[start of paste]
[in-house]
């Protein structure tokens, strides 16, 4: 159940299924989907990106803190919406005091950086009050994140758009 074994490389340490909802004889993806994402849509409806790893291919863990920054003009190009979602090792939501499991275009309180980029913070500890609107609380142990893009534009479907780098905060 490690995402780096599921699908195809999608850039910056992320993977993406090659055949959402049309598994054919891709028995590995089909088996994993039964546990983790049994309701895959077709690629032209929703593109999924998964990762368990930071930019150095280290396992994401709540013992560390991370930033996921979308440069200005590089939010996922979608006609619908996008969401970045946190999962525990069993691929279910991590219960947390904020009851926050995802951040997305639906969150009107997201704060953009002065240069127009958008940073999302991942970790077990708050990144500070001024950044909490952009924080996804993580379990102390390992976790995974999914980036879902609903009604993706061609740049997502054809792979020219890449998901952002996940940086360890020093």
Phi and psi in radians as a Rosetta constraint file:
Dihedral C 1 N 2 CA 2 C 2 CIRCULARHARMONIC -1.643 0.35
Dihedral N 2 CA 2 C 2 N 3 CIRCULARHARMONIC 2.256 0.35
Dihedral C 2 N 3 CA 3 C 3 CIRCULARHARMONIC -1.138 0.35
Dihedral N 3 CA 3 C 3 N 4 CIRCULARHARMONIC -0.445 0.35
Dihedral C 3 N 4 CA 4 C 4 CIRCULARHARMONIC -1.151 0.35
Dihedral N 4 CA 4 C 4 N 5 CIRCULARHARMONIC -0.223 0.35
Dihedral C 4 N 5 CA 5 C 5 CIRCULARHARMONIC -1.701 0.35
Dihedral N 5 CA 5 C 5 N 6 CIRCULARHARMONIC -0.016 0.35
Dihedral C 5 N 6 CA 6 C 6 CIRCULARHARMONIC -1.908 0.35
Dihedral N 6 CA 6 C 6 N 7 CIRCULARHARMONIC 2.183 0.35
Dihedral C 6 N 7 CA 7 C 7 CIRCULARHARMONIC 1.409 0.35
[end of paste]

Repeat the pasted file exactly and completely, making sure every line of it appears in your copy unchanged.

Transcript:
[in-house]
């Protein structure tokens, strides 16, 4: 159940299924989907990106803190919406005091950086009050994140758009 074994490389340490909802004889993806994402849509409806790893291919863990920054003009190009979602090792939501499991275009309180980029913070500890609107609380142990893009534009479907780098905060 490690995402780096599921699908195809999608850039910056992320993977993406090659055949959402049309598994054919891709028995590995089909088996994993039964546990983790049994309701895959077709690629032209929703593109999924998964990762368990930071930019150095280290396992994401709540013992560390991370930033996921979308440069200005590089939010996922979608006609619908996008969401970045946190999962525990069993691929279910991590219960947390904020009851926050995802951040997305639906969150009107997201704060953009002065240069127009958008940073999302991942970790077990708050990144500070001024950044909490952009924080996804993580379990102390390992976790995974999914980036879902609903009604993706061609740049997502054809792979020219890449998901952002996940940086360890020093």
Phi and psi in radians as a Rosetta constraint file:
Dihedral C 1 N 2 CA 2 C 2 CIRCULARHARMONIC -1.643 0.35
Dihedral N 2 CA 2 C 2 N 3 CIRCULARHARMONIC 2.256 0.35
Dihedral C 2 N 3 CA 3 C 3 CIRCULARHARMONIC -1.138 0.35
Dihedral N 3 CA 3 C 3 N 4 CIRCULARHARMONIC -0.445 0.35
Dihedral C 3 N 4 CA 4 C 4 CIRCULARHARMONIC -1.151 0.35
Dihedral N 4 CA 4 C 4 N 5 CIRCULARHARMONIC -0.223 0.35
Dihedral C 4 N 5 CA 5 C 5 CIRCULARHARMONIC -1.701 0.35
Dihedral N 5 CA 5 C 5 N 6 CIRCULARHARMONIC -0.016 0.35
Dihedral C 5 N 6 CA 6 C 6 CIRCULARHARMONIC -1.908 0.35
Dihedral N 6 CA 6 C 6 N 7 CIRCULARHARMONIC 2.183 0.35
Dihedral C 6 N 7 CA 7 C 7 CIRCULARHARMONIC 1.409 0.35